The Steady Solar Wind (Aug 29, 2008)
Although it is not well-known to most people, the outpouring of particles called the solar wind is a part of the Sun's activity. Over a five-day period (August 22-27, 2008), with SOHO's LASCO coronagraph instrument we can observe the faint solar wind quietly but steadily streaming out into space from all areas of the Sun. Its motion is most apparent along the streamers (large magnetic structures seen in the Sun's corona) pointing outwards at the two, three, and nine o'clock positions. Solar wind, primarily electrons and protons, flows outward at speeds as high as 900 km/s. It is essentially the hot solar corona expanding into interplanetary and interstellar space. With the solar activity level near its lowest level of the solar cycle, it is a little easier to spot the solar wind.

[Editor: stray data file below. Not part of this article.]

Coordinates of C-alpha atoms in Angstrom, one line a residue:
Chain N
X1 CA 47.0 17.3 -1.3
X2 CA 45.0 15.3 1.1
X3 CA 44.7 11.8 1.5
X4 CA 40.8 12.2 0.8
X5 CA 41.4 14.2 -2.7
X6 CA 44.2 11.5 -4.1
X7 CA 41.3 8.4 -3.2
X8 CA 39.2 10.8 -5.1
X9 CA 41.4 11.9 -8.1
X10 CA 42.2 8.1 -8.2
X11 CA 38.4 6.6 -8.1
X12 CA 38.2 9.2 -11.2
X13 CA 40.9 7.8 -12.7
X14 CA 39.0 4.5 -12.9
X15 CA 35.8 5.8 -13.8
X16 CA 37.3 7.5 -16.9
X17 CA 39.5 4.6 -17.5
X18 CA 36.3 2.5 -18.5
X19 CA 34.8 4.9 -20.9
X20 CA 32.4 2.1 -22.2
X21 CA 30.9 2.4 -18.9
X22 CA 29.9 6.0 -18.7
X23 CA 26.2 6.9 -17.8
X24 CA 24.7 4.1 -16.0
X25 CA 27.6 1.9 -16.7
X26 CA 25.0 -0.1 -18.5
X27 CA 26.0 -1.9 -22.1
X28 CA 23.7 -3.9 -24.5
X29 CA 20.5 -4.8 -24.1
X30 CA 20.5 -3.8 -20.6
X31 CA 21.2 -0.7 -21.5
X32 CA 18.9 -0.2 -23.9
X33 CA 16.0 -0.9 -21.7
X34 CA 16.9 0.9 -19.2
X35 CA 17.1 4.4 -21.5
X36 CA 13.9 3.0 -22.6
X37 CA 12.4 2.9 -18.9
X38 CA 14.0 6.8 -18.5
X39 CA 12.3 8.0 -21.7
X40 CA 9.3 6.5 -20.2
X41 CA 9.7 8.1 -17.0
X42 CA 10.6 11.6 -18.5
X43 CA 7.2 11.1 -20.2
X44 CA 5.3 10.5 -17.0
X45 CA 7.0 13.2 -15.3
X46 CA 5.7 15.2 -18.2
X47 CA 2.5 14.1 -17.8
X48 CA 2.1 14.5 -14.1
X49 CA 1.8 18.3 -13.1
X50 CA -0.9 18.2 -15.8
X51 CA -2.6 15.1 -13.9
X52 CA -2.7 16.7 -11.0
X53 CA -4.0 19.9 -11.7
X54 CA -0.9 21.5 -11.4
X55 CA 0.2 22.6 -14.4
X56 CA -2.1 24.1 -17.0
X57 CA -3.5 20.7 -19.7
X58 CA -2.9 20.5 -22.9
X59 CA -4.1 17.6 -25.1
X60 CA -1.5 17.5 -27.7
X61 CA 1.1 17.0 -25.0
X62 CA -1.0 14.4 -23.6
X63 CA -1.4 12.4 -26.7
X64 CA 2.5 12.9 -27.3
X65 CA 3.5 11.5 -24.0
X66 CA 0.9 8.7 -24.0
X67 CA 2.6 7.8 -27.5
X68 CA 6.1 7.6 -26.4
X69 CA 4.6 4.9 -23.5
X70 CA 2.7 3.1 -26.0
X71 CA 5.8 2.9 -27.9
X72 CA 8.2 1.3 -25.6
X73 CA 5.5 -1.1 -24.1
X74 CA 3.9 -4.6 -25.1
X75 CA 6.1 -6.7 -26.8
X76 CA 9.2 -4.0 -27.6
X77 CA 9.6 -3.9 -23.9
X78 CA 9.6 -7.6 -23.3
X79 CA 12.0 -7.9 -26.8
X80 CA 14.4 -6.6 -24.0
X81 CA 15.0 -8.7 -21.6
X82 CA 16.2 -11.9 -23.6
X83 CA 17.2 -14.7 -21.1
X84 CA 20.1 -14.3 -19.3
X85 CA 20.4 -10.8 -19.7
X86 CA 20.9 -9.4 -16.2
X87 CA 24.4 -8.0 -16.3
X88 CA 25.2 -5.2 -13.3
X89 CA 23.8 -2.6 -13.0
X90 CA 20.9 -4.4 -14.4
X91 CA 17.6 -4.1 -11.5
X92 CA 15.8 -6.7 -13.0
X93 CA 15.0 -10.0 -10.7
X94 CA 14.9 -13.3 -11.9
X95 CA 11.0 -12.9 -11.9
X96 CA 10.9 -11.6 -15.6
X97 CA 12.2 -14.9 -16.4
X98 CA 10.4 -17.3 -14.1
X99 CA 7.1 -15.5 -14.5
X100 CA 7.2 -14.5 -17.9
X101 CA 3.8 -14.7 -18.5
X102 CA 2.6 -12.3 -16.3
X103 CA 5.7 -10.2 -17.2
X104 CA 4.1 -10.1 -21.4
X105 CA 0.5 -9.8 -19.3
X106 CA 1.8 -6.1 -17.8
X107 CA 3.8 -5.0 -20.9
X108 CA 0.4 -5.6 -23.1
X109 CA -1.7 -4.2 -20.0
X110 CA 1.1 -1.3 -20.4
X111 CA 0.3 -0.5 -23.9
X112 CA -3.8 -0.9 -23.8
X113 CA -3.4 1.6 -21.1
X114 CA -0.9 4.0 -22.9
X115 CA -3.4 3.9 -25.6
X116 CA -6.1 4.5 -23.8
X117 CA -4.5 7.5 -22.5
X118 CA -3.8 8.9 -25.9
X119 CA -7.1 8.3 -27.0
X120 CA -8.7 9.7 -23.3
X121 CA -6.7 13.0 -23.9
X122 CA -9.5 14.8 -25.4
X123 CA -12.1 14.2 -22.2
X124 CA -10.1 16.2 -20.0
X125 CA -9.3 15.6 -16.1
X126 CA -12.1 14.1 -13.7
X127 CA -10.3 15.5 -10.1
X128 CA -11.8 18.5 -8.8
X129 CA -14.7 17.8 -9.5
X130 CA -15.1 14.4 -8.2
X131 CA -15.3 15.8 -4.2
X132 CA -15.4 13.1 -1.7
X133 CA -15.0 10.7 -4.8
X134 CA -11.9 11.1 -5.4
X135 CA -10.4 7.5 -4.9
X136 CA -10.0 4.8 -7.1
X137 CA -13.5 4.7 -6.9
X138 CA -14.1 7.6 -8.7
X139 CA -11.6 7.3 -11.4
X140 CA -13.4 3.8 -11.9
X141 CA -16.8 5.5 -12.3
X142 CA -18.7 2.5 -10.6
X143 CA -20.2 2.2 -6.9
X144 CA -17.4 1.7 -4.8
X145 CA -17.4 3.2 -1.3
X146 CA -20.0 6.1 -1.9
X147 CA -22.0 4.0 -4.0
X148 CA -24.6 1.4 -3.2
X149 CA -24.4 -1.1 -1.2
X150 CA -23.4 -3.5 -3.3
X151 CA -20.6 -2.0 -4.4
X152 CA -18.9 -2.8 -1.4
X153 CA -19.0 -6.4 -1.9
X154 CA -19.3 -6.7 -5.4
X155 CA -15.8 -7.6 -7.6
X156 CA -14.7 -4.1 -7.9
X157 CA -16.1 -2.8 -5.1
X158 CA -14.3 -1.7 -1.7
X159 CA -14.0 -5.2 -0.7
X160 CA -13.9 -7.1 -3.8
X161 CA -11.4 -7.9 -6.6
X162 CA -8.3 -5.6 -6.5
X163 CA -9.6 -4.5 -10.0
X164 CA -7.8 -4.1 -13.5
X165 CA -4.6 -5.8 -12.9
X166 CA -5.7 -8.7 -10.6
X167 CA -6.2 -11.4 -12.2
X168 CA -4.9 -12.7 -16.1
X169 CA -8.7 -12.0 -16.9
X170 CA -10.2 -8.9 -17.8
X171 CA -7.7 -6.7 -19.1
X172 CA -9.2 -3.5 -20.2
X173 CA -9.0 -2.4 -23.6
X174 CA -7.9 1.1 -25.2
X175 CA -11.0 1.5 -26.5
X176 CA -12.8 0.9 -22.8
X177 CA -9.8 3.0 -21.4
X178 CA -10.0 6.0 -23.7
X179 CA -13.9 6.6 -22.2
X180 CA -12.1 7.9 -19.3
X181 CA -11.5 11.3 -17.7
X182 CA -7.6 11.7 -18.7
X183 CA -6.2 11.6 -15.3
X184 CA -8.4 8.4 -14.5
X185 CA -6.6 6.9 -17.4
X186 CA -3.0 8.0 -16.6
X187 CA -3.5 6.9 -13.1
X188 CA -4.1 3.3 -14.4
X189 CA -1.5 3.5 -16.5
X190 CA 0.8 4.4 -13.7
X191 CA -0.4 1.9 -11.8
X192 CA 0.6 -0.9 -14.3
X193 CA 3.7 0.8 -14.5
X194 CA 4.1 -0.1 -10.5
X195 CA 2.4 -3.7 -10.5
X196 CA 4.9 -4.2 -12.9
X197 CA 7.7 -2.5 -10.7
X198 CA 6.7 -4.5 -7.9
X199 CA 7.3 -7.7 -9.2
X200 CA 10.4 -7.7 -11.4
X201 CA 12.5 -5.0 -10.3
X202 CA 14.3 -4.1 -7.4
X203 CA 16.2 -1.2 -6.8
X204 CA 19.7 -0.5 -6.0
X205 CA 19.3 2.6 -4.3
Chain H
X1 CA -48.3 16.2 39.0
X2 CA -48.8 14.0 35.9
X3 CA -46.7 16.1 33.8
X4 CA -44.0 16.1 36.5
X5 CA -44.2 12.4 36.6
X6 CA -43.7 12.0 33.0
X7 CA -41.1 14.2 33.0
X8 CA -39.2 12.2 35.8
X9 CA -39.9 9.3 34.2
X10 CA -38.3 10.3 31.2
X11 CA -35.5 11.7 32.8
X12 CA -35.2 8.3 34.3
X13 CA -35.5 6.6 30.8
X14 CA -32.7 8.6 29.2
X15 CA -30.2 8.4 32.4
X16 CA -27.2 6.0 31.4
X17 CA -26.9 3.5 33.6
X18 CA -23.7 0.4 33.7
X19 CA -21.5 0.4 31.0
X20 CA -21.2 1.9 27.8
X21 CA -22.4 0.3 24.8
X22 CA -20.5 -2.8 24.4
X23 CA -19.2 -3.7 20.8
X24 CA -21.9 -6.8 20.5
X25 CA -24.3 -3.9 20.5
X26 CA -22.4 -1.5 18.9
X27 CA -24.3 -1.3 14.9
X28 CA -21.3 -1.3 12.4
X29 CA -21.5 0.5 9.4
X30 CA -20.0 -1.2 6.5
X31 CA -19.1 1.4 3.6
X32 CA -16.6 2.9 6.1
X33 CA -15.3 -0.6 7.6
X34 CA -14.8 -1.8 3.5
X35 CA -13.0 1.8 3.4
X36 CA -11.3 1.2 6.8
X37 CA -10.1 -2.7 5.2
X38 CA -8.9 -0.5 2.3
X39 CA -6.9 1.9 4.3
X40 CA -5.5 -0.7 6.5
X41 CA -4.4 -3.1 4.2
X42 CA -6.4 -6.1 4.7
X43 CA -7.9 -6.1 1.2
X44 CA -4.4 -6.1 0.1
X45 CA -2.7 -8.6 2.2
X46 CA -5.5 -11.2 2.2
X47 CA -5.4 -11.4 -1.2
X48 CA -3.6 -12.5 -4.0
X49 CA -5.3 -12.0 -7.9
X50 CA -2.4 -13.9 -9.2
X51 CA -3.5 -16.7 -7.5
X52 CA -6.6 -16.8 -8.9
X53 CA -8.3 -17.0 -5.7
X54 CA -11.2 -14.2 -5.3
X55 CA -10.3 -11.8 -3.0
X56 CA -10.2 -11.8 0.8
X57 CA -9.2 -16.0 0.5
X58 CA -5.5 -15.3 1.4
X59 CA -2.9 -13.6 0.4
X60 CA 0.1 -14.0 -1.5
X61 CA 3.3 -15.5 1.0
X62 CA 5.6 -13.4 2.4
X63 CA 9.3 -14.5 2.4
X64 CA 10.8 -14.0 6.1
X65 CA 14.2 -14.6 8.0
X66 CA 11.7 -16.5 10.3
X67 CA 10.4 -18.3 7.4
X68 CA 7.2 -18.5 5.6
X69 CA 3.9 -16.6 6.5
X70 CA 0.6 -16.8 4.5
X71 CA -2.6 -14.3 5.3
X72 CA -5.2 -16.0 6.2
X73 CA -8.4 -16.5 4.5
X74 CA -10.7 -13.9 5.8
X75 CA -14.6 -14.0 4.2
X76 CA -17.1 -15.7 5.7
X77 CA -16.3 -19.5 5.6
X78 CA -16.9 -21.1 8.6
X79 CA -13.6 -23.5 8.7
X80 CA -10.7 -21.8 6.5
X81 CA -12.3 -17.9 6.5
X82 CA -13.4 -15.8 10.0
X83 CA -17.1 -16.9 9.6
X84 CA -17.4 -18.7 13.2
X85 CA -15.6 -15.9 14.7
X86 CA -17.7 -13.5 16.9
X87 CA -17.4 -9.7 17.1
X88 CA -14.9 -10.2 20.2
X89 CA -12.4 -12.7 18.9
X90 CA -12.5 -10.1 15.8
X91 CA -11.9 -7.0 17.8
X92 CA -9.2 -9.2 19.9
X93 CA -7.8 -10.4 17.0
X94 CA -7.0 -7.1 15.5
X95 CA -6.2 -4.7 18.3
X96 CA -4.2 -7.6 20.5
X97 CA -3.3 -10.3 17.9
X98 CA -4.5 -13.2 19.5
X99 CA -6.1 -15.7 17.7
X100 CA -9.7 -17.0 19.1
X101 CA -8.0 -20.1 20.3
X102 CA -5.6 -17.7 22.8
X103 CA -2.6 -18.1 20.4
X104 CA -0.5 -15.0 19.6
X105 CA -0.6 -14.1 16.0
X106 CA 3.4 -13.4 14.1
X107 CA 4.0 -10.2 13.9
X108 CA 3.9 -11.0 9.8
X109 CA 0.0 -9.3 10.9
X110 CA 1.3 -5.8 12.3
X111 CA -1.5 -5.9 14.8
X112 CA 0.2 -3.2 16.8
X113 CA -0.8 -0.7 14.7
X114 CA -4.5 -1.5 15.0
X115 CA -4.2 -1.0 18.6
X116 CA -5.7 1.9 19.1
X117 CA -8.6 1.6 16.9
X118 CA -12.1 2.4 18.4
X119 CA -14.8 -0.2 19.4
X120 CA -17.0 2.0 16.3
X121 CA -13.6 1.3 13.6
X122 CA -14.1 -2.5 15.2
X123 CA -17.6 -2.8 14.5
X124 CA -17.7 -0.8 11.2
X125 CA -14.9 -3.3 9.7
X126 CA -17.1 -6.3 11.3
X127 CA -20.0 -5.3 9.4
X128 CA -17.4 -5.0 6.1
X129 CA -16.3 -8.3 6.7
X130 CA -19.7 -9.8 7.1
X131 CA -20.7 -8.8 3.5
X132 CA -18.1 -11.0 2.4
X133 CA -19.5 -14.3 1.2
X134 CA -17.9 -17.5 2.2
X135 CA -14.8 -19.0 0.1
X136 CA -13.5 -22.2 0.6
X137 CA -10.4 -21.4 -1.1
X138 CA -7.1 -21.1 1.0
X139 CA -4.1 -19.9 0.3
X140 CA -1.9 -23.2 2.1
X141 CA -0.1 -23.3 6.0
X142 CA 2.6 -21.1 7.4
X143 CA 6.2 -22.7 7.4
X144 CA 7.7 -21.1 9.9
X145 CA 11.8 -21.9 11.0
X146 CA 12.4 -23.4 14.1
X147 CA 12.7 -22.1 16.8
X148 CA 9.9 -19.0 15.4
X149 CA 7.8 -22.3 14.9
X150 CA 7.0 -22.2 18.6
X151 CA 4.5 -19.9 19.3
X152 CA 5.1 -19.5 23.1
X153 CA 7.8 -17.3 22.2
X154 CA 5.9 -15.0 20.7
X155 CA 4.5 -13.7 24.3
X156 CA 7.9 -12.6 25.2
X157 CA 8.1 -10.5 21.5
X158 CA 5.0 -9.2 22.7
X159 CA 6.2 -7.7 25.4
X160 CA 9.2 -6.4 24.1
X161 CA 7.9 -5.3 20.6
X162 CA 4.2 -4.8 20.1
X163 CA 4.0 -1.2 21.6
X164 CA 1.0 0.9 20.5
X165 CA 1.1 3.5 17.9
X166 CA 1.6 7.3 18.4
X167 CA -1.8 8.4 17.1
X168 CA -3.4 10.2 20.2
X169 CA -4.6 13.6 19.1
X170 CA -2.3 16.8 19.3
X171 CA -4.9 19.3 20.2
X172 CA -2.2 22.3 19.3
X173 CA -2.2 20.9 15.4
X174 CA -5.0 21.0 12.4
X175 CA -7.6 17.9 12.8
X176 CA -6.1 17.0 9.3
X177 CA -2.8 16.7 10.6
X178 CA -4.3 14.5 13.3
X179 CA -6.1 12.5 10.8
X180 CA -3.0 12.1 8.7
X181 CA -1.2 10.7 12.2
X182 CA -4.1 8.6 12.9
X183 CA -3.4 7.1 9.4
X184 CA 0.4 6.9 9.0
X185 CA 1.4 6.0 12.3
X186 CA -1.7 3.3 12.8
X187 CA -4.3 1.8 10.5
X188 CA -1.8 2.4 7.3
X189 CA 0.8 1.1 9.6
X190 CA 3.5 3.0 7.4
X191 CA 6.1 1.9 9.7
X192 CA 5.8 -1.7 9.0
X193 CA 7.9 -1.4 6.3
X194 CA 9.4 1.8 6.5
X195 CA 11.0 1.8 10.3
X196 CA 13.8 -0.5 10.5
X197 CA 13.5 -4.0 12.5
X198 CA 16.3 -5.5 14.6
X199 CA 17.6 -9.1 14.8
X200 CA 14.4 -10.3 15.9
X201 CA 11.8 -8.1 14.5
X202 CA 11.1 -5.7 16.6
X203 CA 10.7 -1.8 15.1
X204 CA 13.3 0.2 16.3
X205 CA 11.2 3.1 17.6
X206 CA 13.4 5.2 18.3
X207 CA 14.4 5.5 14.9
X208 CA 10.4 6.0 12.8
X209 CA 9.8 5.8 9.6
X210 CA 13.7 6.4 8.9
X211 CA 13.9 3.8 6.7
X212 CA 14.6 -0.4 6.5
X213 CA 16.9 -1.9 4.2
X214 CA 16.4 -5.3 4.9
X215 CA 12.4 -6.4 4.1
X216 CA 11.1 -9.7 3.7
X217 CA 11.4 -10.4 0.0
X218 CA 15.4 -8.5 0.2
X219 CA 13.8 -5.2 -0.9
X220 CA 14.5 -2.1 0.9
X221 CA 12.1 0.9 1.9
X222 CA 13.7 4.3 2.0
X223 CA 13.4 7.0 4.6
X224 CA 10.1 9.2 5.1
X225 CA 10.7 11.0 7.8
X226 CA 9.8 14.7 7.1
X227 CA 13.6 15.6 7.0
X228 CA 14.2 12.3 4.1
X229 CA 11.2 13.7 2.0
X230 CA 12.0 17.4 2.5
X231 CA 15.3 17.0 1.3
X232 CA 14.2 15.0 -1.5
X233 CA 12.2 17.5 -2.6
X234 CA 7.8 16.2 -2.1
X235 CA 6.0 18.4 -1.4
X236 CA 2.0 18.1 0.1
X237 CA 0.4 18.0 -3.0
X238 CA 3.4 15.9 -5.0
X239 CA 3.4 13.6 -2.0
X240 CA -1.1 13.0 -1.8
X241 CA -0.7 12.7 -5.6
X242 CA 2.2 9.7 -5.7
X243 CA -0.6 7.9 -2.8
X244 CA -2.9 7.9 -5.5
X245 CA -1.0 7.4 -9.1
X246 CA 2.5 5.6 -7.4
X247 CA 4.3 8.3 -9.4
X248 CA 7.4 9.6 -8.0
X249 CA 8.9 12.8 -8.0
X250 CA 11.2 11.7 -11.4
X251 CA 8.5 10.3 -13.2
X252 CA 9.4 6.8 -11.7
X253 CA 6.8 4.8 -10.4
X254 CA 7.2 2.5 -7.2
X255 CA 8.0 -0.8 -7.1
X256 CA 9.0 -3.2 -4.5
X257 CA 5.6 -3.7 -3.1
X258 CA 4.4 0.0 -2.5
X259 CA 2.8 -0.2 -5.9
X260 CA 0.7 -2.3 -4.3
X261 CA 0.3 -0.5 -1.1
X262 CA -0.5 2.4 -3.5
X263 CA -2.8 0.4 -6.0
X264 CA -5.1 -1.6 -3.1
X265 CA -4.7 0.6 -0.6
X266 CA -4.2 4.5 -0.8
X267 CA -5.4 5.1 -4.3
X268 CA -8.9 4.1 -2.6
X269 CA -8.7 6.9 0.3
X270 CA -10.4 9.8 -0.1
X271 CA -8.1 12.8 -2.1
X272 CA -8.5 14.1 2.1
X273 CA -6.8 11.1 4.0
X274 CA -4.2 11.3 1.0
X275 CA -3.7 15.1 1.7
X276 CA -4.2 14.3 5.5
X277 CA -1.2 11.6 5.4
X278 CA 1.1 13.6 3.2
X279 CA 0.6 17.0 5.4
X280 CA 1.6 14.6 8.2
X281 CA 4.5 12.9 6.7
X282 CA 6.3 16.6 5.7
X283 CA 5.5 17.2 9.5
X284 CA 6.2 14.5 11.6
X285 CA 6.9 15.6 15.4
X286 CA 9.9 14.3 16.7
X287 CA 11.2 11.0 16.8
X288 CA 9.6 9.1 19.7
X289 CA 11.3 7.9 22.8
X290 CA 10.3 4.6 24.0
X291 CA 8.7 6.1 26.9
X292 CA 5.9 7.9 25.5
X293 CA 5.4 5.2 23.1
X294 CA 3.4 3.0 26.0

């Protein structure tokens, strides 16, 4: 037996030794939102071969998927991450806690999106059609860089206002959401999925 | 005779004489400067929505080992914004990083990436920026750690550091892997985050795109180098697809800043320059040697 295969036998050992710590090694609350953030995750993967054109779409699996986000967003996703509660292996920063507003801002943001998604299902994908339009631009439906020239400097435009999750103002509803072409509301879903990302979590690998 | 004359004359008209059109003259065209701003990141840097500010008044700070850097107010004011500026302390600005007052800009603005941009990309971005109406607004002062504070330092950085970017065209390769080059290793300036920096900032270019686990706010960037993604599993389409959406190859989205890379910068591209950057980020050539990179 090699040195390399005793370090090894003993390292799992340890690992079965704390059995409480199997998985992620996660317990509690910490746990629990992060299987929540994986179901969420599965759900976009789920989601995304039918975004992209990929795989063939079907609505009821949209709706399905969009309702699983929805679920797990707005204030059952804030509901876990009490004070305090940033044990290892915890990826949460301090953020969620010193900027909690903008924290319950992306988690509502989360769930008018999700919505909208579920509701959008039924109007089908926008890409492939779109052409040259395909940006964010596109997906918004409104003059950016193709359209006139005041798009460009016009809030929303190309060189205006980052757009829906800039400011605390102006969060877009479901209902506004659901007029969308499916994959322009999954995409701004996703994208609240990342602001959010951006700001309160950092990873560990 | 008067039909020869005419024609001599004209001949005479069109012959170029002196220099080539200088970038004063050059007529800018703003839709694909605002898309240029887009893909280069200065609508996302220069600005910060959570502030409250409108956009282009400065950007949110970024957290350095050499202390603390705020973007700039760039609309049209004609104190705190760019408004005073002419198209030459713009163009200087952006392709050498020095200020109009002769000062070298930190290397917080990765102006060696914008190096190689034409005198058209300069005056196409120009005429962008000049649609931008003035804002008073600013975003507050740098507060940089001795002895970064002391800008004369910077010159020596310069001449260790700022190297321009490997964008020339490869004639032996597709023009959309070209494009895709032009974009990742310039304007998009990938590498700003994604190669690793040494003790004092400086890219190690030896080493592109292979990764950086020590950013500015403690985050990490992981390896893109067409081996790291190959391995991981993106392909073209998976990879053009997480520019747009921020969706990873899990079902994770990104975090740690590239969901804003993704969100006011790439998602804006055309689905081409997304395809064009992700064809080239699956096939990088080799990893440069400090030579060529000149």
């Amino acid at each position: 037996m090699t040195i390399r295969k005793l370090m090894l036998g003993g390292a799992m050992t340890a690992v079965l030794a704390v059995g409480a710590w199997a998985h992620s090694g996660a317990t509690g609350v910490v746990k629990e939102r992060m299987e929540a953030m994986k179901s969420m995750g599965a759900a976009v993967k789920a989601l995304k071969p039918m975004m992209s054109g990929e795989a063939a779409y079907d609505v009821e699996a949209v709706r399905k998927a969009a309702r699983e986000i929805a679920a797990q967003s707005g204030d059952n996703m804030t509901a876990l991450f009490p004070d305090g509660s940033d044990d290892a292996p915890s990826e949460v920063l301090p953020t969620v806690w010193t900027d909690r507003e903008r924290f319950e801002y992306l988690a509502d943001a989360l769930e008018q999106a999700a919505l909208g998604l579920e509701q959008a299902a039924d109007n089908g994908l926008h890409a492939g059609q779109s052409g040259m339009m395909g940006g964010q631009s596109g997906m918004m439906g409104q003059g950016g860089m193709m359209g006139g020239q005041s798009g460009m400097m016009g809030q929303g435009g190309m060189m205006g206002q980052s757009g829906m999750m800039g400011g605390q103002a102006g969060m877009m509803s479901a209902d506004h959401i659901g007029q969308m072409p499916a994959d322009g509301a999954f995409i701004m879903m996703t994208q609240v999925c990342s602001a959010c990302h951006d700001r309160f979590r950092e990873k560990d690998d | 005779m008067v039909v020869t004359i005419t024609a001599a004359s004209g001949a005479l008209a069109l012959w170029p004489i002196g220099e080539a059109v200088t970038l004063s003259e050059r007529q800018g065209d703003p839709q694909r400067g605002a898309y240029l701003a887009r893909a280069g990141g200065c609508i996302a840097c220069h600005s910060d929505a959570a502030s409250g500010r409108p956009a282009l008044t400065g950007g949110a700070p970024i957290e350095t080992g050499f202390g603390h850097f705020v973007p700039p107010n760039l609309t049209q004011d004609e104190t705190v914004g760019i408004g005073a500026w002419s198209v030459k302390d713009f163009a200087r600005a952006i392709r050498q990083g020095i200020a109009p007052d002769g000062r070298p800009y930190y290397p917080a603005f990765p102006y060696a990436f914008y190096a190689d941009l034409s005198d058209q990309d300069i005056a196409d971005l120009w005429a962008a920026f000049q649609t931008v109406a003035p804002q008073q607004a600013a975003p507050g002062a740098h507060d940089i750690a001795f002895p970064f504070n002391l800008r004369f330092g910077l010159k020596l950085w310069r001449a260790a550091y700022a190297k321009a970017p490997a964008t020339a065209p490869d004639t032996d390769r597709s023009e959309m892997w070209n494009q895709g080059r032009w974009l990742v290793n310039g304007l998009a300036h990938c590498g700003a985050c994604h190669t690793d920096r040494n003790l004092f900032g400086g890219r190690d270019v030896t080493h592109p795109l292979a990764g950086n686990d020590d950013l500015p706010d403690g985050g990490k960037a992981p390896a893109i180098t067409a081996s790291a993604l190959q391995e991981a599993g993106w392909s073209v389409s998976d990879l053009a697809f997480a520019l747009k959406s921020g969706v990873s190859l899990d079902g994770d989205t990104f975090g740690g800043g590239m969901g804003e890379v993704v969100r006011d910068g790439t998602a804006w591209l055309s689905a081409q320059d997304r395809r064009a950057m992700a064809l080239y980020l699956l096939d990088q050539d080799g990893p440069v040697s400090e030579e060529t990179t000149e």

SOHO began its Weekly Pick some time after sending a weekly image or video clip to the American Museum of Natural History (Rose Center) in New York City. There, the SOHO Weekly Pick is displayed with some annotations on a large plasma display.
If your institution would also like to receive the same Weekly Pick from us for display (usually in Photoshop or QuickTime format), please send your inquiry to firstname.lastname@example.org.